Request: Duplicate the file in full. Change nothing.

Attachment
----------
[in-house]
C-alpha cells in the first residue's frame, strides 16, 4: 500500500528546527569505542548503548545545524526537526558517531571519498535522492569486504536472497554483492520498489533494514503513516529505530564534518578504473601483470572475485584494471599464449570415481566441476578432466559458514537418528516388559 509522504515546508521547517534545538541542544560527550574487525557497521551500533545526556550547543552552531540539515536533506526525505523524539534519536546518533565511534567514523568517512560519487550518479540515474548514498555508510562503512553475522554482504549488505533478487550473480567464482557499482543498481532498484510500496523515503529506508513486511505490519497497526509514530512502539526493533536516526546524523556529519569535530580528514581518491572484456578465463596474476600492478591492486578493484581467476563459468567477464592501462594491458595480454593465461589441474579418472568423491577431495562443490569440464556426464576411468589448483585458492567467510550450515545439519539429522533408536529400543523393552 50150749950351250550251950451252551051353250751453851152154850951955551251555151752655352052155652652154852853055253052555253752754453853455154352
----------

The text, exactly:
[in-house]
C-alpha cells in the first residue's frame, strides 16, 4: 500500500528546527569505542548503548545545524526537526558517531571519498535522492569486504536472497554483492520498489533494514503513516529505530564534518578504473601483470572475485584494471599464449570415481566441476578432466559458514537418528516388559 509522504515546508521547517534545538541542544560527550574487525557497521551500533545526556550547543552552531540539515536533506526525505523524539534519536546518533565511534567514523568517512560519487550518479540515474548514498555508510562503512553475522554482504549488505533478487550473480567464482557499482543498481532498484510500496523515503529506508513486511505490519497497526509514530512502539526493533536516526546524523556529519569535530580528514581518491572484456578465463596474476600492478591492486578493484581467476563459468567477464592501462594491458595480454593465461589441474579418472568423491577431495562443490569440464556426464576411468589448483585458492567467510550450515545439519539429522533408536529400543523393552 50150749950351250550251950451252551051353250751453851152154850951955551251555151752655352052155652652154852853055253052555253752754453853455154352